The decision to have a financial audit of your company is not an easy one. For one, there are costs associated with making your accounting records auditable yet they are key to having a successful and cost efficient audit. Here are some key factors to consider:
- Are the bank reconciliations up to date?
- Consider if all accounts receivable are collectible?
- Was the physical inventory (PI) performed successfully?
- Were the books and records updated properly as a result of the PI?
- Is inventory pricing up-to-date in the inventory system?
- How inventory is valued, First-In-First-Out (FIFO), Last-In-First-Out (LIFO), or Weighted Average?
- Are all deposits recorded on the books?
- Are there step rents in your lease agreements?
- Is there a complete listing of all owned assets and is there support for all assets acquired that are not fully depreciated?
- Have all of the balance sheet accounts been reconciled?
- Are the corporate minutes up-to-date?
- Is there a proper record of stock certificates, owners thereof, and the value of original consideration received for the stock issued?
- What exactly are your accounting policies and procedures?
- Is there proper segregation of duties, meaning that one person does not have access to: Custody of Assets (i.e. signatory on the bank); Authorization (i.e. approver of invoices); Record Keeping (i.e. ability to record the transactions in the books and records of the company, prepare reconciliations, etc.)?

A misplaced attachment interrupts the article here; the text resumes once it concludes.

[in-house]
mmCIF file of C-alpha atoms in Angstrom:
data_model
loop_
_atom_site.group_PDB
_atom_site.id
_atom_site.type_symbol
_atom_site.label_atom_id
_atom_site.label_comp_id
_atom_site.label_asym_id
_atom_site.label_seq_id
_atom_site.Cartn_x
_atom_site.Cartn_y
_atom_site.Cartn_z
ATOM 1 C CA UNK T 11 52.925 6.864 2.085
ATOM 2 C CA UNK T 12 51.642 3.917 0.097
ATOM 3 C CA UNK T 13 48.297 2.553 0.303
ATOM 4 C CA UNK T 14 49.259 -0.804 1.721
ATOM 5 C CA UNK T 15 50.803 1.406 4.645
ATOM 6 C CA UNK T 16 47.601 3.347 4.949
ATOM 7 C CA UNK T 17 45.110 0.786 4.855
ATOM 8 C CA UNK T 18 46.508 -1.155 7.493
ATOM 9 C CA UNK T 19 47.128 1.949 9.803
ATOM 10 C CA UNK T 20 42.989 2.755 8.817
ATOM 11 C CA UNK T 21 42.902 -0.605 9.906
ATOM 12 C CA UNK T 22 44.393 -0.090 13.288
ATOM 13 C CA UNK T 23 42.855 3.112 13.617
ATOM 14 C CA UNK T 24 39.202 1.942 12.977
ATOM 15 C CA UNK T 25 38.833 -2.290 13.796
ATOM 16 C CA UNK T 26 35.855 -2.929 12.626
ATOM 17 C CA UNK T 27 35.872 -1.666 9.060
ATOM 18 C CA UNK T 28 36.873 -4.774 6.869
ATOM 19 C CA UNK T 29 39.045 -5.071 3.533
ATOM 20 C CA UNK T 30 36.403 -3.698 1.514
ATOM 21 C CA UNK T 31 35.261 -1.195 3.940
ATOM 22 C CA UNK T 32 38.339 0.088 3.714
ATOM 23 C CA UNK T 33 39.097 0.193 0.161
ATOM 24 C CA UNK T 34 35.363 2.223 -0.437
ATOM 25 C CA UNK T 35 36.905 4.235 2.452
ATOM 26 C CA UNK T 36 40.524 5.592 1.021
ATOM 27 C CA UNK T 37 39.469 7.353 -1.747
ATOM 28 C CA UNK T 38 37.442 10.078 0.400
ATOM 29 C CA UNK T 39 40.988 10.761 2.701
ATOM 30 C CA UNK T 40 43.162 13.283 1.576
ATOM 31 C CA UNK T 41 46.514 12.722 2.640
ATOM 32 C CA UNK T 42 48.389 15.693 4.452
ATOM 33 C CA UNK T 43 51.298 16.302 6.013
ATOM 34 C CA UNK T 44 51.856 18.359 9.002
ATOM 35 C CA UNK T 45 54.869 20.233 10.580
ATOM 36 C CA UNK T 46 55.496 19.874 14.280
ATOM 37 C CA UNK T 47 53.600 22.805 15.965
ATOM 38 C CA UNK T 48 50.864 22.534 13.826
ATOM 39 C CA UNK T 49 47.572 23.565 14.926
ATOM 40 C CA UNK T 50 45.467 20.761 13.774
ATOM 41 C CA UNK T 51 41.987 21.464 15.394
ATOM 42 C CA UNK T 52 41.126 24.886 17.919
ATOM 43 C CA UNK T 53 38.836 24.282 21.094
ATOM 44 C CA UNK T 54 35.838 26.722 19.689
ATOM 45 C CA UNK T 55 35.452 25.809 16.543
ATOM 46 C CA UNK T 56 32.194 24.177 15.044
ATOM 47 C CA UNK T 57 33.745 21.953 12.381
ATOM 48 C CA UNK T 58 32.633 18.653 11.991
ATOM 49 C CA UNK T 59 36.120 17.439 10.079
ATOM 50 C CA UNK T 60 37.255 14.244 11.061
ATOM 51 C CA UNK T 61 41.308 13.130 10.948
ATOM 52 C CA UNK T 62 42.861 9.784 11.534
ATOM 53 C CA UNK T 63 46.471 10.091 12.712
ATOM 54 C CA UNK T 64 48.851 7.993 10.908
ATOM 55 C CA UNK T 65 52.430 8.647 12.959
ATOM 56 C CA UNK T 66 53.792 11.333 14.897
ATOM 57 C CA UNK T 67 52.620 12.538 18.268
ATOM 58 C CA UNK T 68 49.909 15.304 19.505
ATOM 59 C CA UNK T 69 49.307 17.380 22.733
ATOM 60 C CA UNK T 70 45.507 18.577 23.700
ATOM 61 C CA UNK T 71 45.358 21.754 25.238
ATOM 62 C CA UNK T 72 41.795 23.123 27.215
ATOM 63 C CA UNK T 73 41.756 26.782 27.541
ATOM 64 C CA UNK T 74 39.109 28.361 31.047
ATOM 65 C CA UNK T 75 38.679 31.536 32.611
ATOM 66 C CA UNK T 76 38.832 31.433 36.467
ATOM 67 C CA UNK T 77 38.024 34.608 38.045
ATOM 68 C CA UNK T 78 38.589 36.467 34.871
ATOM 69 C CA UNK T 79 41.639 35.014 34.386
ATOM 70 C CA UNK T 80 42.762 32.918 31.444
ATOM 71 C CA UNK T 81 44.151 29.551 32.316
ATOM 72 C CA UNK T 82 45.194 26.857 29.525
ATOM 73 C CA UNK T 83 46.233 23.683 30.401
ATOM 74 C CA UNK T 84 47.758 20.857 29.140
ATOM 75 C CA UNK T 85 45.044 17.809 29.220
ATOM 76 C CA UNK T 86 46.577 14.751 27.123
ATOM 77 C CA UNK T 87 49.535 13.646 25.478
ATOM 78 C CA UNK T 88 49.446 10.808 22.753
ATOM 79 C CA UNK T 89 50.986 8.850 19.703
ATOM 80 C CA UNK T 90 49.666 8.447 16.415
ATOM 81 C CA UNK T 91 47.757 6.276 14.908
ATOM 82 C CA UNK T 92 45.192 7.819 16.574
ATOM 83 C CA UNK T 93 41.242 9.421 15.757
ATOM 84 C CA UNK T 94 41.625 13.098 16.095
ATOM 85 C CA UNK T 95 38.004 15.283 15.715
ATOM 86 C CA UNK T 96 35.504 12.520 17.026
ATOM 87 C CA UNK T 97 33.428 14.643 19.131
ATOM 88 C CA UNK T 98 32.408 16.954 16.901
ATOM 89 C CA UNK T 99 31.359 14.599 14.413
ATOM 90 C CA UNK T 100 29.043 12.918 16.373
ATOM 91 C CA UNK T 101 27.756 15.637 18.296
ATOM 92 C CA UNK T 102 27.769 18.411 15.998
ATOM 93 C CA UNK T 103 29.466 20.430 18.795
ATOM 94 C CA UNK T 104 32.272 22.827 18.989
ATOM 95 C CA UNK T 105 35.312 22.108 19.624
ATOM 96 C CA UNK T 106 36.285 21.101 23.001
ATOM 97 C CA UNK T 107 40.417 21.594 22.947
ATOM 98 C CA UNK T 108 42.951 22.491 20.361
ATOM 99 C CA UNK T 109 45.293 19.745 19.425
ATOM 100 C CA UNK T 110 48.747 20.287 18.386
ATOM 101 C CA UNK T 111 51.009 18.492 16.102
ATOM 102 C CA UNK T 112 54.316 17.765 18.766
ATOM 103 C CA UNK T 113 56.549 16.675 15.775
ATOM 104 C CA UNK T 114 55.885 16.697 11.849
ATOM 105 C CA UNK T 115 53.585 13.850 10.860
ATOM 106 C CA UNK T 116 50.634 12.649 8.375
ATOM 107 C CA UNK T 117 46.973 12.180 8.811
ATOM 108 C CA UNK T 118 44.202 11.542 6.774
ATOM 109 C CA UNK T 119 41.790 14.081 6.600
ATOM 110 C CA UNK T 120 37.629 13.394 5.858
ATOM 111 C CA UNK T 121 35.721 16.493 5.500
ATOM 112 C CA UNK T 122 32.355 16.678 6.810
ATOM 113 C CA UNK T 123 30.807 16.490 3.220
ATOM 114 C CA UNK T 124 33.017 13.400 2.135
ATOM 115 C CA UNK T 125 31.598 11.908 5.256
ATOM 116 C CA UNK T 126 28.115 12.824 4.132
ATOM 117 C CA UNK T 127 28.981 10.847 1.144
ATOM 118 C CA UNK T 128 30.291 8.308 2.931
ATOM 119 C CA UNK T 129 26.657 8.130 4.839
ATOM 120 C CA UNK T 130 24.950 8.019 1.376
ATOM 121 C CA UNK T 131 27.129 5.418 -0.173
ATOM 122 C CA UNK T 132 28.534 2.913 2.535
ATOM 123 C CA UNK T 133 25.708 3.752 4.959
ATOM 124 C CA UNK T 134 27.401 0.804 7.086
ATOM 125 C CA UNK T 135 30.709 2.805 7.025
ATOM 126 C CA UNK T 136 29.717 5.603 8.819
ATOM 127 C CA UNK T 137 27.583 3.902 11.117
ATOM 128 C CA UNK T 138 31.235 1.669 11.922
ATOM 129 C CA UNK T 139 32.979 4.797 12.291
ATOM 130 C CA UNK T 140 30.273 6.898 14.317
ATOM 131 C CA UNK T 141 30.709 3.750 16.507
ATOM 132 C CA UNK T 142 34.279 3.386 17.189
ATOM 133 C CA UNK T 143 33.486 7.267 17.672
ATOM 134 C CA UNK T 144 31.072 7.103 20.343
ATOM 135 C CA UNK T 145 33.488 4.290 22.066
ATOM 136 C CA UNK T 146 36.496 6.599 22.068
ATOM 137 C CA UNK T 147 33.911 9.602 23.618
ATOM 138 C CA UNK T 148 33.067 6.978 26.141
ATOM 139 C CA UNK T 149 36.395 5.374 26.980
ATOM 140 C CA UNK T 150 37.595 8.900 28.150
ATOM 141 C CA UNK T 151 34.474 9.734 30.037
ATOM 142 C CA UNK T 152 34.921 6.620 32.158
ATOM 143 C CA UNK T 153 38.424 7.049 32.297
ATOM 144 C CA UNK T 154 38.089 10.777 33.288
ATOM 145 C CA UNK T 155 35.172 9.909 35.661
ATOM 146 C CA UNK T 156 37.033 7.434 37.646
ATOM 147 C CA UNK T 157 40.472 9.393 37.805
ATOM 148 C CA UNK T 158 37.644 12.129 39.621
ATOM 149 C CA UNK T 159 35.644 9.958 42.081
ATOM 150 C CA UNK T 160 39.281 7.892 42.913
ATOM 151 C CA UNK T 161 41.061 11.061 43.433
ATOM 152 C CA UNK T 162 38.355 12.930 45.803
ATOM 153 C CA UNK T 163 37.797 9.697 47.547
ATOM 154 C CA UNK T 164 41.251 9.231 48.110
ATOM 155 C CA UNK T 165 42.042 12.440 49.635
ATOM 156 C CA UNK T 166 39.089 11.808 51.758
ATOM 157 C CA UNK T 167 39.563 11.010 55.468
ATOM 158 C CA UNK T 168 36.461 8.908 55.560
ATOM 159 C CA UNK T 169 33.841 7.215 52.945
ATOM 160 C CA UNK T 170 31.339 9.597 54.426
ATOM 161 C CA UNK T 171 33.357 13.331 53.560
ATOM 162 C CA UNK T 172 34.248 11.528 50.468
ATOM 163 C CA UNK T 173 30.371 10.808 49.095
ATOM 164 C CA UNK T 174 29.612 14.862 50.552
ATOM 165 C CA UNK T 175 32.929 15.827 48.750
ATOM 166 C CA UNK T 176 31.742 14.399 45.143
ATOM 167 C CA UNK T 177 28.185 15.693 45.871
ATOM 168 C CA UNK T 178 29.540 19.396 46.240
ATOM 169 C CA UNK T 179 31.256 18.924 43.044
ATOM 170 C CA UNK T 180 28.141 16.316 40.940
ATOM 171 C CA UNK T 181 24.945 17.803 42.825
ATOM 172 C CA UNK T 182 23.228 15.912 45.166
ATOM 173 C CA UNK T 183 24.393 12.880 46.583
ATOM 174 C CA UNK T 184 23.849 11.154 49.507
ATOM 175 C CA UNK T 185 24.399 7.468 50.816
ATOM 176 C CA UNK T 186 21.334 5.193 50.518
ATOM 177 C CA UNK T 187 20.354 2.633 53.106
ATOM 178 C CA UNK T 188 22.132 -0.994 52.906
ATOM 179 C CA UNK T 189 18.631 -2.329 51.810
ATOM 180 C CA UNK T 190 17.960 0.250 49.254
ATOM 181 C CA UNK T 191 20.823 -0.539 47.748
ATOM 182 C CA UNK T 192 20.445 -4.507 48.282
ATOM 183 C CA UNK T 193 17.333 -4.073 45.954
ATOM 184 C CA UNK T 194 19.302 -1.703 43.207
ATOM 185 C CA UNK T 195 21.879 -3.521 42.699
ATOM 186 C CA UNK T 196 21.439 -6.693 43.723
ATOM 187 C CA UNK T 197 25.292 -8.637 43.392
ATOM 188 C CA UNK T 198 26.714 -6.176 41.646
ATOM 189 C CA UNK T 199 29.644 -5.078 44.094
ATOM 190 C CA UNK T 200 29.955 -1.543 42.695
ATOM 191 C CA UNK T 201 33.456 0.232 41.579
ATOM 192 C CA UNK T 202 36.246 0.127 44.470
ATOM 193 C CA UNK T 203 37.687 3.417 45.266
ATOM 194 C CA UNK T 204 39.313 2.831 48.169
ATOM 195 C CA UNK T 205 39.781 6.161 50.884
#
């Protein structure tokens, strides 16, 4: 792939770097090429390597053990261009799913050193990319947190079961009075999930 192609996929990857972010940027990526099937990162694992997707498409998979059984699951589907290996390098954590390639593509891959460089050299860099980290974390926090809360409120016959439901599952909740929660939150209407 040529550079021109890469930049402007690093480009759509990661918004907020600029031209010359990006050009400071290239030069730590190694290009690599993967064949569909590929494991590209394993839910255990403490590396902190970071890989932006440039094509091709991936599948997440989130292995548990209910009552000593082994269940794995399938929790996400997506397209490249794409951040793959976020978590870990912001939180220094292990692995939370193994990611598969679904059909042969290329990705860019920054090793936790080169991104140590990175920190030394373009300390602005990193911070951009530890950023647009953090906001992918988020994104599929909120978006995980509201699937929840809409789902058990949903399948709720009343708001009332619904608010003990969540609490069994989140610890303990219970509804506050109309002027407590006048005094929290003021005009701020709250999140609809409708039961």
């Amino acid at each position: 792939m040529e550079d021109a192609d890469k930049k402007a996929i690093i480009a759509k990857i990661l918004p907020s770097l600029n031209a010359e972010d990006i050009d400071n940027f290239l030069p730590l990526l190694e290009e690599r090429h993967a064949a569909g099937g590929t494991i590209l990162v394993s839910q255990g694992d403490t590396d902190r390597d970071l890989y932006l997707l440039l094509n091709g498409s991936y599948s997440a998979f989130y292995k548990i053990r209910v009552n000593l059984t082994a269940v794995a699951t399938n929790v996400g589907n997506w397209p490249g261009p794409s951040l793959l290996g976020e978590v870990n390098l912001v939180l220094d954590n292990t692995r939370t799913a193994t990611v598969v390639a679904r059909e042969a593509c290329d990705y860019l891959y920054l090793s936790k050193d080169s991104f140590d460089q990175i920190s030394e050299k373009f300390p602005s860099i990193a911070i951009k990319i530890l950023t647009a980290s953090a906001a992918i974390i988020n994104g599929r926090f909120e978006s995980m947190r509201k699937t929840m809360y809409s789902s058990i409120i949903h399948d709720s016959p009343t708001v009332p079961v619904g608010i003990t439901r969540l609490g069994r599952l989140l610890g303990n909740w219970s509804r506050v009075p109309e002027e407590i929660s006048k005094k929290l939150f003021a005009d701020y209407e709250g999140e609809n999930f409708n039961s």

- What basis of accounting will you use when reporting your transactions in the financial statements such as: Cash Basis, Tax Basis, SME Basis, and Generally Accepted Accounting Procedures (GAAP)?
Auditors will ask for a lot of documentation, support of transactions, question related party transactions and will challenge the way the books and records are maintained. Be prepared to be interrupted, to stay late into the evenings, and do NOT book a vacation the week the auditors are to start their audit. Plan accordingly for a successful audit.
Not being prepared could potentially double the audit costs if the auditors help to “clean-up” the books and records as part of their field work.
So what do you do when contemplating having an audit? I would recommend contacting us to help determine the condition of your accounting records to ensure there are sufficient audit trails to support auditors coming in and performing an audit. Hiring us or another CPA firm to get you audit ready may lower your overall audit cost and help prevent receiving a letter regarding weakness in internal control.
Have a question? Give me a call.